Green class, fall session

In the fall, Green class will use Further Tales from the Jatakas, a comic book published by Amir Chitra Katha (Mumbai, India).

Table of contents

Sep 13, 20 — Getting to know you games
Sep 20, 20 — The Magic Chant
Sep 27, 20 — The Election
Oct 4, 20 — The Earth Broke and The Lost Gram
Oct 18, 20 — The Giant and the Dwarf, pt. 1
Oct 25, 20 — The Giant and the Dwarf, pt. 2
Nov 1, 20 — The Priceless Gem, pt. 1
Nov 15, 20 — The Priceless Gem, pt. 2

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Sep 13, 20 — Getting to know you games

Opening:

Light chalice, stuff.

Story and discussion:

Which story. Discussion questions.

Enriching activity:

Describe the activity.

Closing:

Check out, unison benediction.

———

Sep 20, 20 — The Magic Chant

Opening:

Light chalice, stuff.

Story and discussion:

Which story. Discussion questions.

Enriching activity:

Describe the activity.

Closing:

Check out, unison benediction.

———

Sep 27, 20 — The Election

Opening:

Light chalice, stuff.

Story and discussion:

Which story. Discussion questions.

Enriching activity:

Describe the activity.

Closing:

Check out, unison benediction.

———

Oct 4, 20 — The Earth Broke, and The Lost Gram

Opening:

Light chalice, stuff.

Story and discussion:

Two shorter Jataka tales this week, both from “Further Tales of the Jatakas” comic book, first section. The first one is “The Day the Earth Broke in Two,” pages 17-22. The second one is “The Lost Gram,” pages 29-31. These two stories are both short, and if you have time for a third story, use “The Sadhu and the Ram,” pages 15-16.

Not everyone in North America may know what a “gram” is — a gram is a seed of one of the legumes, most often a chickpea. So when reading this story, the children can think of it as “The Lost Pea.”

Enriching activity:

Describe the activity.

Closing:

Check out, unison benediction.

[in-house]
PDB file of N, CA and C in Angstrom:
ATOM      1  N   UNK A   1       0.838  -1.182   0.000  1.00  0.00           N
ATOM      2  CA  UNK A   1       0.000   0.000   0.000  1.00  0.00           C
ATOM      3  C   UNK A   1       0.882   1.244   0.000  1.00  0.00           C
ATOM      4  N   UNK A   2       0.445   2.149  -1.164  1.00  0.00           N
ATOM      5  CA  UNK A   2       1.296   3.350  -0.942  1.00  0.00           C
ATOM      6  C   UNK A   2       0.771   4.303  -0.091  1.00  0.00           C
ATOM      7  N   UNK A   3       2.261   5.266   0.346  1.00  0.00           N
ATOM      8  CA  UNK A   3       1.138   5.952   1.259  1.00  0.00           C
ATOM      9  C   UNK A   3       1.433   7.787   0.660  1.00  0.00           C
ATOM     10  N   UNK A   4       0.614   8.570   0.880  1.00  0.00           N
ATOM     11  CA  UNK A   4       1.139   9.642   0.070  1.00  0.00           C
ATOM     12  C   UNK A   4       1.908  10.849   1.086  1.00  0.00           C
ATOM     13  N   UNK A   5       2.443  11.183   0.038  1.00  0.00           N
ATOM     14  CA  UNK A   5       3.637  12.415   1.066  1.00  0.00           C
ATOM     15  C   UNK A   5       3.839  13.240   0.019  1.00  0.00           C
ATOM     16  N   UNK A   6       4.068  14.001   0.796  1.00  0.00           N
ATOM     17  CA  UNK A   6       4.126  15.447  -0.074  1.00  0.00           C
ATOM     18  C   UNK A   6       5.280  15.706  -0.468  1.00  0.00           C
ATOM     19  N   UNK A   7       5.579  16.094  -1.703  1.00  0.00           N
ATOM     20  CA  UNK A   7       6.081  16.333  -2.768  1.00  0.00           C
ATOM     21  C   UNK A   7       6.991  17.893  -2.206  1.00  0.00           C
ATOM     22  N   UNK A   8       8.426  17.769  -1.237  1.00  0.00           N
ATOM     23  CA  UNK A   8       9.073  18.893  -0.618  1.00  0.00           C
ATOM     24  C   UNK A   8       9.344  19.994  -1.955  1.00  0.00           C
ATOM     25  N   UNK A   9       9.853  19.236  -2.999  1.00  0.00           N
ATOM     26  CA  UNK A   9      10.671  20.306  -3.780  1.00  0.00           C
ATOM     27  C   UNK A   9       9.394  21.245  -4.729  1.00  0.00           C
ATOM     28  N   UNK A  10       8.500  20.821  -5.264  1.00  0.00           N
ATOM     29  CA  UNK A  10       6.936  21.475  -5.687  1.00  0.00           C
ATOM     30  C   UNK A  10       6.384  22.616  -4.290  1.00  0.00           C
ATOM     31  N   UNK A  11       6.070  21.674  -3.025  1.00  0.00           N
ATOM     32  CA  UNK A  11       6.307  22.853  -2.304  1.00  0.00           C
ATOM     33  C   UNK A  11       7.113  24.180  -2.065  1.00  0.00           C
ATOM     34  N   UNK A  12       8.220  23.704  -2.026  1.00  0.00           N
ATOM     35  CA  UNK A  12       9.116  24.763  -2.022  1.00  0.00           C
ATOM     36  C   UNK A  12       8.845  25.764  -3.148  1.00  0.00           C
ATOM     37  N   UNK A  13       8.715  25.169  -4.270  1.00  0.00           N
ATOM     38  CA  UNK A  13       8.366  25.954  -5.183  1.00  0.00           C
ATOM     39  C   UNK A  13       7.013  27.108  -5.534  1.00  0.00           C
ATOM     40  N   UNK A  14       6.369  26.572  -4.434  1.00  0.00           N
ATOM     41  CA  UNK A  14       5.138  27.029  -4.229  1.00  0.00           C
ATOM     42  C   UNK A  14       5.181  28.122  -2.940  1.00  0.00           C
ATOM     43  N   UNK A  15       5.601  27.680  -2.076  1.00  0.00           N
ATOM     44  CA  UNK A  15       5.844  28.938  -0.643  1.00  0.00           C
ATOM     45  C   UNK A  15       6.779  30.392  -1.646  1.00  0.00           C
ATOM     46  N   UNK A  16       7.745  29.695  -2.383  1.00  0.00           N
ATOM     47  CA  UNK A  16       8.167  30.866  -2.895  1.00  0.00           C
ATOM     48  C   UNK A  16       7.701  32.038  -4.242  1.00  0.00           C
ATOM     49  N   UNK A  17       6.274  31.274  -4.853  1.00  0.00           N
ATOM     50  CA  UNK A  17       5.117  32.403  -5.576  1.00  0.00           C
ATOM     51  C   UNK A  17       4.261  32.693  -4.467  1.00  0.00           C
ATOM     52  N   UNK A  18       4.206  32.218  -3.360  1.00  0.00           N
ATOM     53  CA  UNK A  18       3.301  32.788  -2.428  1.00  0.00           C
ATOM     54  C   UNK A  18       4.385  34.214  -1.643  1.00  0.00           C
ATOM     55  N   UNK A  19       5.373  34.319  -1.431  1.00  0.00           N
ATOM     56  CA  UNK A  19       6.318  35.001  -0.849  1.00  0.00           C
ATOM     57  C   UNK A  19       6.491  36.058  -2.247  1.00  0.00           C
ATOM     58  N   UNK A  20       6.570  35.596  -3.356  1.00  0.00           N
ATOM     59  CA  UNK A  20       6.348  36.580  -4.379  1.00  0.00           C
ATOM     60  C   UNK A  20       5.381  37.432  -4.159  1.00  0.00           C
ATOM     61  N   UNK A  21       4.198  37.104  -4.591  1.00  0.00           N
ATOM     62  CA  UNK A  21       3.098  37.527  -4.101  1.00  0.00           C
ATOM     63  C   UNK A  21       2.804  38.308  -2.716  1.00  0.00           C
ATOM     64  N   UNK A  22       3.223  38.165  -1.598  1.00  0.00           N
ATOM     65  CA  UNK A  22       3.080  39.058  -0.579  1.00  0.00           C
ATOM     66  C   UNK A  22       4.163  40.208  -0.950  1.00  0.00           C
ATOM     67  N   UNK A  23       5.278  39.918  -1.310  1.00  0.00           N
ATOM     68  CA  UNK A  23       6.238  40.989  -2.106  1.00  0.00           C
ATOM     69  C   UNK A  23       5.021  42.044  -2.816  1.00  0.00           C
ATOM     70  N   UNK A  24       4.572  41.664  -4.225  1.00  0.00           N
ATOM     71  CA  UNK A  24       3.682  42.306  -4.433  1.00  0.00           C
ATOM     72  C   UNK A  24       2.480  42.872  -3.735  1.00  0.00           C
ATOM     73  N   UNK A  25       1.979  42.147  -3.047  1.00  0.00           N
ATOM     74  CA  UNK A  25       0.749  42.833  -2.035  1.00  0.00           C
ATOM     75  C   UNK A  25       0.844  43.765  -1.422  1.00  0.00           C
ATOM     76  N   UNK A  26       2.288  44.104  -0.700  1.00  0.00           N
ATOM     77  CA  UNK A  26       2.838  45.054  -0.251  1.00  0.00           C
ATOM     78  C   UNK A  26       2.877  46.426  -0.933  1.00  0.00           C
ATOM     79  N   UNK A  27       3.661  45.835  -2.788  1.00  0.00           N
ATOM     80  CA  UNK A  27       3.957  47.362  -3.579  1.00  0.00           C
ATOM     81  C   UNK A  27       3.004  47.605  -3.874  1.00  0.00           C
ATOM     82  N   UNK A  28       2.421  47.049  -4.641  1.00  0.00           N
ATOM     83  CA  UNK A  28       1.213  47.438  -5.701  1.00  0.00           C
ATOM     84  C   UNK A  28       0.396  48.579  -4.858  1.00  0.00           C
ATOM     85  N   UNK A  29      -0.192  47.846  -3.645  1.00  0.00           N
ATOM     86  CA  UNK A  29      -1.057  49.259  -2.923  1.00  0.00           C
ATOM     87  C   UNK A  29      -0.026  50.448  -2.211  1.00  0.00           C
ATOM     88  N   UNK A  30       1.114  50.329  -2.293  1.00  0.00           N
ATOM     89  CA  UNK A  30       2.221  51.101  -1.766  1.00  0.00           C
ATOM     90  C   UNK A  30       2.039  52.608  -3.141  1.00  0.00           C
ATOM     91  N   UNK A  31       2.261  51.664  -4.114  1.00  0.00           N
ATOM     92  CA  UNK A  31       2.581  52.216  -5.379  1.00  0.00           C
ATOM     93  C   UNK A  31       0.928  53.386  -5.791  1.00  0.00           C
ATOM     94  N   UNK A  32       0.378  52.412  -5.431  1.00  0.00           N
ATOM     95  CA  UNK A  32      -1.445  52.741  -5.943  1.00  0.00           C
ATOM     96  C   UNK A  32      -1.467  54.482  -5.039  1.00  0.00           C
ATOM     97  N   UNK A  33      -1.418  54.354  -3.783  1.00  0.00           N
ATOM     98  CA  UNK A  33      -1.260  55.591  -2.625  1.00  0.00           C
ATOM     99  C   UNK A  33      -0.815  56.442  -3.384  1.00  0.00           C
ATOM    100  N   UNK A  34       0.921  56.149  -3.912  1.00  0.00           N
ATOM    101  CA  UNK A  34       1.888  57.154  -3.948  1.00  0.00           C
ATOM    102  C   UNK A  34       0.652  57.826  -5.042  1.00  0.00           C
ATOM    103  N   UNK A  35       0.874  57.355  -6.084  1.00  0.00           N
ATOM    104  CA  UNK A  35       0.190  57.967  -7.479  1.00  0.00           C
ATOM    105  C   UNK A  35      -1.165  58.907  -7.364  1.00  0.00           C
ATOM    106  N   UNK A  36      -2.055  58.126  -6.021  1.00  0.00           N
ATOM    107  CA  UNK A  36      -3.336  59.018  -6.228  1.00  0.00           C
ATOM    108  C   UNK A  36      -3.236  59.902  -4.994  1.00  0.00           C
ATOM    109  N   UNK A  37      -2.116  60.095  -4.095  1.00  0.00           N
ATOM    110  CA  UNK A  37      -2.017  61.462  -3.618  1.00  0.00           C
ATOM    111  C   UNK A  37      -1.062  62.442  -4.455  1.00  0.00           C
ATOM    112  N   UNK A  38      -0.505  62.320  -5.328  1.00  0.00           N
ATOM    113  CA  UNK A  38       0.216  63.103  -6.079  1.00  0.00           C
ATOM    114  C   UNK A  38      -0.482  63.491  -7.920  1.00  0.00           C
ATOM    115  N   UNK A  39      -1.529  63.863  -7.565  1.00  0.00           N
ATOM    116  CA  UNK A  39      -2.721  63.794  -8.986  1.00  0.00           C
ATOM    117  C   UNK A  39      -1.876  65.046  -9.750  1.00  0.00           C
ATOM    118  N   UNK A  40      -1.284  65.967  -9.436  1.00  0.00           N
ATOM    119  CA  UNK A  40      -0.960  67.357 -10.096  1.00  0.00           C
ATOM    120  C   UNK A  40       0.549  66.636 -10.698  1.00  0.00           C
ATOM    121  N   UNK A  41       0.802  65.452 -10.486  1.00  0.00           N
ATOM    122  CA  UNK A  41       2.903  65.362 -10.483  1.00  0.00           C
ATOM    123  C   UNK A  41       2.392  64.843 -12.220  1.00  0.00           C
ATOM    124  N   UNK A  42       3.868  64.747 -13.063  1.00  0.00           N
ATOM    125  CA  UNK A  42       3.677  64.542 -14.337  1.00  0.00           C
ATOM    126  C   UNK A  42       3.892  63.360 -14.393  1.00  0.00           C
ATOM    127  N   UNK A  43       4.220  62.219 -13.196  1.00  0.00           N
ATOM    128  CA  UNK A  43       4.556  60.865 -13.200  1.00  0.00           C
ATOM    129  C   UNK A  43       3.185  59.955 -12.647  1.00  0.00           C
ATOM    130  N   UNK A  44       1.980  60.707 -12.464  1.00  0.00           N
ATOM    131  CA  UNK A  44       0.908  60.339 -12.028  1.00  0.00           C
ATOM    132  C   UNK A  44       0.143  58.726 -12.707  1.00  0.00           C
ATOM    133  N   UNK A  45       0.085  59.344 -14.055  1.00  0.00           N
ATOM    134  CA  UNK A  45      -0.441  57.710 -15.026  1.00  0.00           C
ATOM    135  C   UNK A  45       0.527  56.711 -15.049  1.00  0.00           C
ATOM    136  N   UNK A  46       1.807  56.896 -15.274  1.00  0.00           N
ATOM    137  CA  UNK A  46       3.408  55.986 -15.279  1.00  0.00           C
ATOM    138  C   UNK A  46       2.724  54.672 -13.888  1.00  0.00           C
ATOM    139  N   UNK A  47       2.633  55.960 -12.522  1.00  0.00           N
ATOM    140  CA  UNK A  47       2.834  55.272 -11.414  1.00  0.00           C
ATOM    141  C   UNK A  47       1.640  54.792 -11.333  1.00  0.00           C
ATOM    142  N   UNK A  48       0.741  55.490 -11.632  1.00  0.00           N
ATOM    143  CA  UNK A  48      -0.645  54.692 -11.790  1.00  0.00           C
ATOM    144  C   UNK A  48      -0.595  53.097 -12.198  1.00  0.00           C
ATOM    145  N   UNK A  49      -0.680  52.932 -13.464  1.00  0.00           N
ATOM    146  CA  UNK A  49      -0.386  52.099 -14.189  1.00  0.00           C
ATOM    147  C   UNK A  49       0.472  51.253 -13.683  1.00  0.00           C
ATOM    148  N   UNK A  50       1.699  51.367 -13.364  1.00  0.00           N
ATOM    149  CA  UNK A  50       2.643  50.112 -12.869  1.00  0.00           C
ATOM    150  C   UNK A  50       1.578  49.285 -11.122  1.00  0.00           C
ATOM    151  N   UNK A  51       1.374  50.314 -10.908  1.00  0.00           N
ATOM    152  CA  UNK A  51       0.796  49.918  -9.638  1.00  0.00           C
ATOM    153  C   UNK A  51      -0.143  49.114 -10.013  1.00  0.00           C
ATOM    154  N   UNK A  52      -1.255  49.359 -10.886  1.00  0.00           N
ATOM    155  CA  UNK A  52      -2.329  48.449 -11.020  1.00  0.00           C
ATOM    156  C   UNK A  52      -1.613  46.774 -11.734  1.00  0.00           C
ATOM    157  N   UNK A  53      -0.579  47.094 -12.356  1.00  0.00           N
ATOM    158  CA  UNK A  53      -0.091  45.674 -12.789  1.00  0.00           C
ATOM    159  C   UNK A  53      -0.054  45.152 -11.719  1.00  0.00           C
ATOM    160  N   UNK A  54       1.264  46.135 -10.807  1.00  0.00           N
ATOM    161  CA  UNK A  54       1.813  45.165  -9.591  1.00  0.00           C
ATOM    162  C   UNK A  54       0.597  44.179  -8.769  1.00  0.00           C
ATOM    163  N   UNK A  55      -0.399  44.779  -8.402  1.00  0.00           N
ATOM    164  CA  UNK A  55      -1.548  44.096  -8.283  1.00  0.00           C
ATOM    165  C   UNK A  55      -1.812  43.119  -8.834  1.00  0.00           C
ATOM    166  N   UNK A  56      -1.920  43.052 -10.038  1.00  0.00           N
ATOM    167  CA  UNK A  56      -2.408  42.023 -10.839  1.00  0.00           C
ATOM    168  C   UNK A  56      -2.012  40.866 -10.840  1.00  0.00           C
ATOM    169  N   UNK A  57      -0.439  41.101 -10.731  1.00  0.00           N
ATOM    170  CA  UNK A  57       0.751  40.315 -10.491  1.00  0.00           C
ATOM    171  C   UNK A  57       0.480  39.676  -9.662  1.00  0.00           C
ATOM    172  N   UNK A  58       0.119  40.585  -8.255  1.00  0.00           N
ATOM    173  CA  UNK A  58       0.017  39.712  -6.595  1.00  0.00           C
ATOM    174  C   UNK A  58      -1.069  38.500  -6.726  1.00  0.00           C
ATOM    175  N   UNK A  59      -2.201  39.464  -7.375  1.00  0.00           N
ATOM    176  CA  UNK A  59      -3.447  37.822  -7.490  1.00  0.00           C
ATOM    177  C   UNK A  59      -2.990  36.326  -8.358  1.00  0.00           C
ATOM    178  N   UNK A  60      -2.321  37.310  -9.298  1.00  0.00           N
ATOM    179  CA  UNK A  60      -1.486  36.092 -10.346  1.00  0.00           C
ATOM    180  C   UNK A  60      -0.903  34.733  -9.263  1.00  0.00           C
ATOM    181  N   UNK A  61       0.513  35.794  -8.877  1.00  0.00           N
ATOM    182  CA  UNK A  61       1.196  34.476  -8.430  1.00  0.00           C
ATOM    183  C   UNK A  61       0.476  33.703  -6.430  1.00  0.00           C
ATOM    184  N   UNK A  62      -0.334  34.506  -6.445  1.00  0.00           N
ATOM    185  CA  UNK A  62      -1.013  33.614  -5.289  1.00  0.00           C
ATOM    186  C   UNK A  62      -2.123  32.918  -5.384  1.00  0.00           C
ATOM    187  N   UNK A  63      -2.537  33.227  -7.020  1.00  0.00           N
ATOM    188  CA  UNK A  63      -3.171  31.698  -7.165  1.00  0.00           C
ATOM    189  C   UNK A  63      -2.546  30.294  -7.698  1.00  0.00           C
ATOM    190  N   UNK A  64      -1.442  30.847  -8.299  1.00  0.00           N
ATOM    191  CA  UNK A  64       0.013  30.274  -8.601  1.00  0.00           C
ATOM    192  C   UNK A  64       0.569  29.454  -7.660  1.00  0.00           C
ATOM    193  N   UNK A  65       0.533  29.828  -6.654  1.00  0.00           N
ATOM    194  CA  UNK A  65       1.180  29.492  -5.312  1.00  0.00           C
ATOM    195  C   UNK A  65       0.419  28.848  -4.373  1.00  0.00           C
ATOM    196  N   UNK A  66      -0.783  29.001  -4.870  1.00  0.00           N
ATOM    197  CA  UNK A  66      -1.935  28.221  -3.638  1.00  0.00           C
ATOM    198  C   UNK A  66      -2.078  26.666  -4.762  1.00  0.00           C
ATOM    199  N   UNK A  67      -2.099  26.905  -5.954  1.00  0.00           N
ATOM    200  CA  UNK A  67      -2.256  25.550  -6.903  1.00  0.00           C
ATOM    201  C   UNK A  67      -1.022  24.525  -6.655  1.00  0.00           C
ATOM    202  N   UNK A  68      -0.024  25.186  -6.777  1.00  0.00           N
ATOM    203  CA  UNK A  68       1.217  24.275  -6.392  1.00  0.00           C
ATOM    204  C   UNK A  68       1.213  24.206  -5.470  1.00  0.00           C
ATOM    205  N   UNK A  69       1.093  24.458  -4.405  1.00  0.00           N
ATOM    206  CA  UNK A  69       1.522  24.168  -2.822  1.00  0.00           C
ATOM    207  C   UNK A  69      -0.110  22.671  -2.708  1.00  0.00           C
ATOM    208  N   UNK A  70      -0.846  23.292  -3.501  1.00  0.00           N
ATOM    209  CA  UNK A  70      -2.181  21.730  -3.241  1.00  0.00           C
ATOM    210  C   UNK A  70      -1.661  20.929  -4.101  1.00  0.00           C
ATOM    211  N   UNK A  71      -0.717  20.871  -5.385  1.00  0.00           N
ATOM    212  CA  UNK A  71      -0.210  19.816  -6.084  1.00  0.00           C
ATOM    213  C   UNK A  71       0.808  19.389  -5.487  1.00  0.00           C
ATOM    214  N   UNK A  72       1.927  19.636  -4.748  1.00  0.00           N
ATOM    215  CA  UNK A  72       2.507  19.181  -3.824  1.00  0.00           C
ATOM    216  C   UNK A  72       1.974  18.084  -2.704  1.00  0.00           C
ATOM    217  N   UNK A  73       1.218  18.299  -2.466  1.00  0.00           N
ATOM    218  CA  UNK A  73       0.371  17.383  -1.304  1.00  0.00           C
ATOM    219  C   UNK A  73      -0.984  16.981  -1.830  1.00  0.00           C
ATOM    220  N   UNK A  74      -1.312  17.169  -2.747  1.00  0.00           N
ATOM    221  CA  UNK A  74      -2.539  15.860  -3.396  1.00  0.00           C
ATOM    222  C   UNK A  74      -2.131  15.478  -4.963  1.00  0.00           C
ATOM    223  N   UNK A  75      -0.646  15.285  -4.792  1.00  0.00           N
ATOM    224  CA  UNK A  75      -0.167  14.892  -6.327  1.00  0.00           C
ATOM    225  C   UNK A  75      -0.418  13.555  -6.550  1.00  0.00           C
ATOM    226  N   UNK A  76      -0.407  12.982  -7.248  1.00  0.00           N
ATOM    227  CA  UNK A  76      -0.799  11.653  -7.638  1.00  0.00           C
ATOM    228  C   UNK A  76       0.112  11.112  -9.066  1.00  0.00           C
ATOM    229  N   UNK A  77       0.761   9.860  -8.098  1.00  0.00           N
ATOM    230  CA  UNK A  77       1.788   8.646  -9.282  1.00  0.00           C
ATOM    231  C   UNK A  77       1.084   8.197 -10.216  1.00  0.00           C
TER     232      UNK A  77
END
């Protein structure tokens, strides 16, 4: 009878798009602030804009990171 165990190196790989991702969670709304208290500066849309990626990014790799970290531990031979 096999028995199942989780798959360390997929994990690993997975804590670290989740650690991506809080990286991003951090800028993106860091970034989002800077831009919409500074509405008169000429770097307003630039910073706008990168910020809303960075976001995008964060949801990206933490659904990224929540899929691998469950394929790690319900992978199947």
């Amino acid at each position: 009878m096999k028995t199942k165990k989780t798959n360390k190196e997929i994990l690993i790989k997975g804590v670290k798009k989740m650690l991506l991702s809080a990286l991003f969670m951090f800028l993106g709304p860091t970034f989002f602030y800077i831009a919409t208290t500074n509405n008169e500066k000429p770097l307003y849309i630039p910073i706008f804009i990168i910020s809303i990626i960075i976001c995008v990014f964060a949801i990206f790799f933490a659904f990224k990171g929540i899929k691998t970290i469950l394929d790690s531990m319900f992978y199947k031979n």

———

Oct 18, 20 — The Giant and the Dwarf, pt. 1

Opening:

Light chalice, stuff.

Story and discussion:

This story is in the “Further Tales from the Jatakas” comic book, the first section, pages 1-11.

Discussion questions.

Text version of the story: The Giant and the Dwarf, part one

Once on a time when Brahmadatta was reigning in Benares, the Bodhisatta was born a brahmin in a market-town in the North country, and when he was grown up he studied under a teacher of world-wide fame at Takkasila. There he learnt the Three Vedas and the Eighteen Branches of knowledge, and completed his education. And he became known as the Sage Little Bowman.

Leaving Takkasila, he came to the Andhra country in search of practical experience. Now, it happened that in this Birth the Bodhisatta was very short and had a comical appearance, and he thought to himself, ” If I go before any king, he’s sure to ask what a tiny little person like me is good for. But why couldn’t I use a tall broad fellow to go before me for the sake of appearance, and earn my living in the shadow of his more imposing body?”

So the Sage Little Bowman took himself to the weavers’ quarter, and there spying a huge weaver, saluted him, asking the man’s name.

“Bhimasena is my name,” said the weaver.

“And what makes a fine big man like you work at so poor a trade?” asked the Bowman, for weavers did not earn much money in those days.

“Because I can’t get a living any other way,” said Bhimasena.

“Weave no more, friend,” said the Sage Little Bowman. “I am the best with a bow and arrows of anyone in the whole continent. But kings would scorn me because I am so small. And so you, friend, will be the one who talks about how good an archer he is, and the king will take you into his pay. I shall be behind you to perform the duties the king asks of you, and so I shall earn my living in your shadow. In this manner we shall both of us thrive and prosper. Only you must do as I tell you.”

“Done,” said Bhimasena, agreeing with him.

Accordingly, the Bodhisatta took the weaver with him to Benares, pretending he was the little servant of the other, and putting the other in the front. They arrived at the gates of the palace, and the Sage Little Bowman told his big friend to send word to the king. When the king summoned them into the royal presence, they entered together and bowing stood before the king.

“What brings you here?” said the king.

“I am a mighty archer,” said Bhimasena; “there is no archer like me in the whole continent.”

“What pay would you want to enter my service?” asked the king.

“Two thousand pieces of gold a month, sire,” said Bhimasena.

“What is this man of yours ?” asked the king.

“He’s my little page, sire.”

“Very well, enter my service,” said the king.

So Bhimasena entered the king’s service; but it was the Bodhisatta who did all his work for him.

Now in those days there was a tiger in a forest in Kasi which blocked a frequented high-road and had devoured many victims. When this was reported to the king, he sent for Bhimasena and asked whether he could catch the tiger.

“How could I call myself an archer, sire, if I couldn’t catch a tiger?” said Bhimasena.

The king gave him gold, and sent him on the errand.

And home to the Sage Little Bowman came Bhimasena with the news.

“All right,” said the Bodhisatta, “away you go, my friend.”

“But are you not coming too?” said Bhimasena, in a worried tone.